Cities throughout the world continue to minimize their freeways, by creating urban boulevards that welcome people to participate in activities (families, pedestrians, cyclists, etc.) instead of shunning them. One of the latest municipalities to create an approachable boulevard is Montreal, where they have taken a formerly obstructive highway overpass and constructed a ground level expressway with a landscaped park in the middle of it.
An article in CityLab details the transformation of the expressway, from a city killer to an inviting outdoor destination, where people come to play, view public sculptures, ride bikes, and simply hang out with friends. It’s another example of taking a derelict part of town, and injecting life into it by simply alleviating the inherent problems that most freeways possess.
In the case of Montreal, the second most populous municipality in Canada, the plan was to create a greenspace in the middle of an at-grade expressway. According to CityLab, this newfound space, formerly comprised of a freeway overpass, now features, “public green space, thousands of perennials and shrubs, rain gardens, exercise equipment, a fenced-in children’s play area, and two large pieces of public art.”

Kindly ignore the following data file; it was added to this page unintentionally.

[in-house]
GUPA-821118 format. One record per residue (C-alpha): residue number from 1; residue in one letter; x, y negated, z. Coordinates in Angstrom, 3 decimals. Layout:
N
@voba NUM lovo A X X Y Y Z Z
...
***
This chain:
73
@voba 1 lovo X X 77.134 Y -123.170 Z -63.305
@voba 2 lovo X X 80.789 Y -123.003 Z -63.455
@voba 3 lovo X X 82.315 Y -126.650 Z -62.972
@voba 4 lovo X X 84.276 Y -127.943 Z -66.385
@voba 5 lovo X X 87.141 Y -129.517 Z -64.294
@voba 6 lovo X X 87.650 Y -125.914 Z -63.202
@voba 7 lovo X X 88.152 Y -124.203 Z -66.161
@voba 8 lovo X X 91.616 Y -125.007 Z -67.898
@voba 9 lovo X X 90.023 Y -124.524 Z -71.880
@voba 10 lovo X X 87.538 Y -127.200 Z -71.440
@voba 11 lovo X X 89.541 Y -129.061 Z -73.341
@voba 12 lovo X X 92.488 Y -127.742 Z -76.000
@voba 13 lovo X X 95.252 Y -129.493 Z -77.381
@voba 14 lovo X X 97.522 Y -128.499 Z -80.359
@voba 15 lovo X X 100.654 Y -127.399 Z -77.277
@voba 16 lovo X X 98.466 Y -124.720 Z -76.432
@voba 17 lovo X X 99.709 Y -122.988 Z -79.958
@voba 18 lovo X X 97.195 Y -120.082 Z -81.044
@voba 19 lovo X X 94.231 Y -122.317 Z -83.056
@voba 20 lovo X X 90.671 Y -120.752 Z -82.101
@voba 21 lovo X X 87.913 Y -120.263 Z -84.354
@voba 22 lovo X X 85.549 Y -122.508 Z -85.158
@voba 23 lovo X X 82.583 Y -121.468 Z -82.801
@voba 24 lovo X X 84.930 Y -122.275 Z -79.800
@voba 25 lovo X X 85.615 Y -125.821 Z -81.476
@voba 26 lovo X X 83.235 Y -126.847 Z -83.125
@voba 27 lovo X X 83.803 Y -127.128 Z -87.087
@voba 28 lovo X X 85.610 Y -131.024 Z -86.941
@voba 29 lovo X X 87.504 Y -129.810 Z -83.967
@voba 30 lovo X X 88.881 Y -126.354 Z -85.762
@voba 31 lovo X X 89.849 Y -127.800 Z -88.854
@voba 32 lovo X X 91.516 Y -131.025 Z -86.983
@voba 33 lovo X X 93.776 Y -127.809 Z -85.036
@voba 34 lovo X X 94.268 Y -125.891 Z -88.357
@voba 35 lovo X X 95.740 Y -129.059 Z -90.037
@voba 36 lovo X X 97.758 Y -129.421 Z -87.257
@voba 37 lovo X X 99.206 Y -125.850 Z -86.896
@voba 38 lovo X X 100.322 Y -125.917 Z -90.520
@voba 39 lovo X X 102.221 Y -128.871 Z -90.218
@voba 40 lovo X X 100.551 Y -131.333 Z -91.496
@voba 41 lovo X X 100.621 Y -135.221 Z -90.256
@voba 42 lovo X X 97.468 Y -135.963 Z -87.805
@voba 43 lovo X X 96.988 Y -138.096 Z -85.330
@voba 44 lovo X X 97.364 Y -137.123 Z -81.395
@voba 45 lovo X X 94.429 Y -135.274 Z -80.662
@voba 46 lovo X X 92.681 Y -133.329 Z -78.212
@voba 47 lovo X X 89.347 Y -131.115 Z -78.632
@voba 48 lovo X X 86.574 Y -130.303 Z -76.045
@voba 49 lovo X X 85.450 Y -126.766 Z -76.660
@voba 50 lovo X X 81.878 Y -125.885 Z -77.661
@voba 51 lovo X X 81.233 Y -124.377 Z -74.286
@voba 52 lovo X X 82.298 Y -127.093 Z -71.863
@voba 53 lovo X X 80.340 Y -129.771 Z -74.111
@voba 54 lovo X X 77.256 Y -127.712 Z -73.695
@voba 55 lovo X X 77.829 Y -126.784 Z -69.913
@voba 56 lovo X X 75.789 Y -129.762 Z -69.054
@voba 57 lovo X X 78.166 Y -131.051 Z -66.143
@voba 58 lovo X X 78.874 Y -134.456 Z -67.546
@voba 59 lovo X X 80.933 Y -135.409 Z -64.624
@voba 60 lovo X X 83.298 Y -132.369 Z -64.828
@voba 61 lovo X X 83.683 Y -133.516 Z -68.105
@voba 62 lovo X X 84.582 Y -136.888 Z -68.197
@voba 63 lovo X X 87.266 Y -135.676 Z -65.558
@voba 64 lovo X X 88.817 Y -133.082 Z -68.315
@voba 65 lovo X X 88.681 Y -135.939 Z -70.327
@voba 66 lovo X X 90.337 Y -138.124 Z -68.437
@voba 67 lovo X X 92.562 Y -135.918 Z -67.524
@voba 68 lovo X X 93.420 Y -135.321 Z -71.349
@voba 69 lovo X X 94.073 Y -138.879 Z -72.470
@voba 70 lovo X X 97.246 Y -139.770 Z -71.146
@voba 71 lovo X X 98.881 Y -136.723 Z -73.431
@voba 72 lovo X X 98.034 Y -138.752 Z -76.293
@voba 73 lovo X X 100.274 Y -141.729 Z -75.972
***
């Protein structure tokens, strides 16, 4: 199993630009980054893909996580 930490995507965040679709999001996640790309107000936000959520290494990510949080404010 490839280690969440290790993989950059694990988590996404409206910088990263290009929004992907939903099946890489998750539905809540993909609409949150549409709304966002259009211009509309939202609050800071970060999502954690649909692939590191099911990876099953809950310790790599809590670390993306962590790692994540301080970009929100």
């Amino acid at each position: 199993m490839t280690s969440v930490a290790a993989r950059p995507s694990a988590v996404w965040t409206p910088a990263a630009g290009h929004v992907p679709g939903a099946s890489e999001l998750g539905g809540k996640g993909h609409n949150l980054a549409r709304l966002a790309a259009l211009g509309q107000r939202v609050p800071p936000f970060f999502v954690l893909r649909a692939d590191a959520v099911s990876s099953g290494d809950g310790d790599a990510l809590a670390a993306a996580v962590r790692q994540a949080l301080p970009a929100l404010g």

The area surrounding the transportation project, known as Griffintown, has gone from being a derelict part of Montreal to a shining star. It just goes to show that with the right inventive and sensitive planning, cities can create thoroughfares that its residents can actually interact with, and be proud of. In Buffalo, opportunities abound, along our waterfront, through our park system, right down to downtown’s core. Wouldn’t it be amazing if the City of Buffalo took this type of transportation planning seriously, instead of continuing to make the same mistakes over and over?
Lead image: Courtesy CityLab and the City of Montreal